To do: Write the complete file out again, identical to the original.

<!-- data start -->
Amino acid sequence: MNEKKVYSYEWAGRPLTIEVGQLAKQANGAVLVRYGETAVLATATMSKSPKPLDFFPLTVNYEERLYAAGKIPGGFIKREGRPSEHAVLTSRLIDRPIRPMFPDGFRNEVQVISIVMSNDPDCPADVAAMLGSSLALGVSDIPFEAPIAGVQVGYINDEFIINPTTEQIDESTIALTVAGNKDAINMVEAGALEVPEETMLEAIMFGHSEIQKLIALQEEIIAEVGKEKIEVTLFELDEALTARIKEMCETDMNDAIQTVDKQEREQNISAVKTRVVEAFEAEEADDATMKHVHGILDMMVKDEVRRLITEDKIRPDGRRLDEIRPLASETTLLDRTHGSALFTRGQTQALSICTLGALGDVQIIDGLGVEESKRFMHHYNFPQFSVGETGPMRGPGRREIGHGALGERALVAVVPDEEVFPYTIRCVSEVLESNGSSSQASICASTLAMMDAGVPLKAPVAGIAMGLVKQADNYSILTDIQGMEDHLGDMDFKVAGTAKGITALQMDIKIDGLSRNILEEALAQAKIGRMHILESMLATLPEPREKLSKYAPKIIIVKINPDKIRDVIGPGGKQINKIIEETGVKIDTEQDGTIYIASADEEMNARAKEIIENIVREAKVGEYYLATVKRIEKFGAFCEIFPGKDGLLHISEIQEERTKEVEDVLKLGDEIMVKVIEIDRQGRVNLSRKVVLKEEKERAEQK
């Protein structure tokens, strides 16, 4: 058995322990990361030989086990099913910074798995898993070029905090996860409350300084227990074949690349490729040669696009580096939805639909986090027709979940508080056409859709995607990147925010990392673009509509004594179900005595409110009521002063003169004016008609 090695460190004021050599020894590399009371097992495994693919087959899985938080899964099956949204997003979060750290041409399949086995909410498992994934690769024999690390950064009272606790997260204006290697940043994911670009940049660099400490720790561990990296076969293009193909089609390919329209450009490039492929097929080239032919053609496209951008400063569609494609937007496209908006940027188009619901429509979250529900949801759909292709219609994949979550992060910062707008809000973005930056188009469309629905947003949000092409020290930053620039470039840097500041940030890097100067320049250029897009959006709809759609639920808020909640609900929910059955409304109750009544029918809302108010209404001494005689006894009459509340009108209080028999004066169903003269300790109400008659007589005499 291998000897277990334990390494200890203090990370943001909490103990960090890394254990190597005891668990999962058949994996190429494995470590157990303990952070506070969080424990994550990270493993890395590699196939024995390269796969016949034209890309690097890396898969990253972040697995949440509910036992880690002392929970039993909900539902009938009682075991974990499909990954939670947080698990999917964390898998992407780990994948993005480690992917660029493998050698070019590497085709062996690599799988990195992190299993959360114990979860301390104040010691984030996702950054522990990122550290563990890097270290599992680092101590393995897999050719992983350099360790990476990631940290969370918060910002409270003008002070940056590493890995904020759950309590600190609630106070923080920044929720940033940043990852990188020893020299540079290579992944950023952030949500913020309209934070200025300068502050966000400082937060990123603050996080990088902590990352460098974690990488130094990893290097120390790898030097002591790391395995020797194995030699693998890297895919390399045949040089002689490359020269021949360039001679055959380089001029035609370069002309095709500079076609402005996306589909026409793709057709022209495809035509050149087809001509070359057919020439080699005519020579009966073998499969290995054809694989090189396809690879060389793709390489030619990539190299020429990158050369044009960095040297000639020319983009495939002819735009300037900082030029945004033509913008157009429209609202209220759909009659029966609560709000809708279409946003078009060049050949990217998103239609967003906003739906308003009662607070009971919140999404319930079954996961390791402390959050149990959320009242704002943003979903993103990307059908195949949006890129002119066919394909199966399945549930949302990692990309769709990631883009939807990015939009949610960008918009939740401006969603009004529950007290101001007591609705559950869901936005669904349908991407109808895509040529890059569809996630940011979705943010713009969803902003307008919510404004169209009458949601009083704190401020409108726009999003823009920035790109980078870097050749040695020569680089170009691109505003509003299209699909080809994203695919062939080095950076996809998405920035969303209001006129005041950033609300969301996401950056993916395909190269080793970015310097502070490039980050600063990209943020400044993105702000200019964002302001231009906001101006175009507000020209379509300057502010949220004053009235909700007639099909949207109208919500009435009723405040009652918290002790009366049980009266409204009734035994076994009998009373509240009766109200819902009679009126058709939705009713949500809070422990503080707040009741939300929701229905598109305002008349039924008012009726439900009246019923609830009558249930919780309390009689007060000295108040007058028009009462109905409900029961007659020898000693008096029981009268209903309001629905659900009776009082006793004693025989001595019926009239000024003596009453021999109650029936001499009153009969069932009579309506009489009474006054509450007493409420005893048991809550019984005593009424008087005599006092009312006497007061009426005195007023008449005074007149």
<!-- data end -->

Amino acid sequence: MNEKKVYSYEWAGRPLTIEVGQLAKQANGAVLVRYGETAVLATATMSKSPKPLDFFPLTVNYEERLYAAGKIPGGFIKREGRPSEHAVLTSRLIDRPIRPMFPDGFRNEVQVISIVMSNDPDCPADVAAMLGSSLALGVSDIPFEAPIAGVQVGYINDEFIINPTTEQIDESTIALTVAGNKDAINMVEAGALEVPEETMLEAIMFGHSEIQKLIALQEEIIAEVGKEKIEVTLFELDEALTARIKEMCETDMNDAIQTVDKQEREQNISAVKTRVVEAFEAEEADDATMKHVHGILDMMVKDEVRRLITEDKIRPDGRRLDEIRPLASETTLLDRTHGSALFTRGQTQALSICTLGALGDVQIIDGLGVEESKRFMHHYNFPQFSVGETGPMRGPGRREIGHGALGERALVAVVPDEEVFPYTIRCVSEVLESNGSSSQASICASTLAMMDAGVPLKAPVAGIAMGLVKQADNYSILTDIQGMEDHLGDMDFKVAGTAKGITALQMDIKIDGLSRNILEEALAQAKIGRMHILESMLATLPEPREKLSKYAPKIIIVKINPDKIRDVIGPGGKQINKIIEETGVKIDTEQDGTIYIASADEEMNARAKEIIENIVREAKVGEYYLATVKRIEKFGAFCEIFPGKDGLLHISEIQEERTKEVEDVLKLGDEIMVKVIEIDRQGRVNLSRKVVLKEEKERAEQK
């Protein structure tokens, strides 16, 4: 058995322990990361030989086990099913910074798995898993070029905090996860409350300084227990074949690349490729040669696009580096939805639909986090027709979940508080056409859709995607990147925010990392673009509509004594179900005595409110009521002063003169004016008609 090695460190004021050599020894590399009371097992495994693919087959899985938080899964099956949204997003979060750290041409399949086995909410498992994934690769024999690390950064009272606790997260204006290697940043994911670009940049660099400490720790561990990296076969293009193909089609390919329209450009490039492929097929080239032919053609496209951008400063569609494609937007496209908006940027188009619901429509979250529900949801759909292709219609994949979550992060910062707008809000973005930056188009469309629905947003949000092409020290930053620039470039840097500041940030890097100067320049250029897009959006709809759609639920808020909640609900929910059955409304109750009544029918809302108010209404001494005689006894009459509340009108209080028999004066169903003269300790109400008659007589005499 291998000897277990334990390494200890203090990370943001909490103990960090890394254990190597005891668990999962058949994996190429494995470590157990303990952070506070969080424990994550990270493993890395590699196939024995390269796969016949034209890309690097890396898969990253972040697995949440509910036992880690002392929970039993909900539902009938009682075991974990499909990954939670947080698990999917964390898998992407780990994948993005480690992917660029493998050698070019590497085709062996690599799988990195992190299993959360114990979860301390104040010691984030996702950054522990990122550290563990890097270290599992680092101590393995897999050719992983350099360790990476990631940290969370918060910002409270003008002070940056590493890995904020759950309590600190609630106070923080920044929720940033940043990852990188020893020299540079290579992944950023952030949500913020309209934070200025300068502050966000400082937060990123603050996080990088902590990352460098974690990488130094990893290097120390790898030097002591790391395995020797194995030699693998890297895919390399045949040089002689490359020269021949360039001679055959380089001029035609370069002309095709500079076609402005996306589909026409793709057709022209495809035509050149087809001509070359057919020439080699005519020579009966073998499969290995054809694989090189396809690879060389793709390489030619990539190299020429990158050369044009960095040297000639020319983009495939002819735009300037900082030029945004033509913008157009429209609202209220759909009659029966609560709000809708279409946003078009060049050949990217998103239609967003906003739906308003009662607070009971919140999404319930079954996961390791402390959050149990959320009242704002943003979903993103990307059908195949949006890129002119066919394909199966399945549930949302990692990309769709990631883009939807990015939009949610960008918009939740401006969603009004529950007290101001007591609705559950869901936005669904349908991407109808895509040529890059569809996630940011979705943010713009969803902003307008919510404004169209009458949601009083704190401020409108726009999003823009920035790109980078870097050749040695020569680089170009691109505003509003299209699909080809994203695919062939080095950076996809998405920035969303209001006129005041950033609300969301996401950056993916395909190269080793970015310097502070490039980050600063990209943020400044993105702000200019964002302001231009906001101006175009507000020209379509300057502010949220004053009235909700007639099909949207109208919500009435009723405040009652918290002790009366049980009266409204009734035994076994009998009373509240009766109200819902009679009126058709939705009713949500809070422990503080707040009741939300929701229905598109305002008349039924008012009726439900009246019923609830009558249930919780309390009689007060000295108040007058028009009462109905409900029961007659020898000693008096029981009268209903309001629905659900009776009082006793004693025989001595019926009239000024003596009453021999109650029936001499009153009969069932009579309506009489009474006054509450007493409420005893048991809550019984005593009424008087005599006092009312006497007061009426005195007023008449005074007149």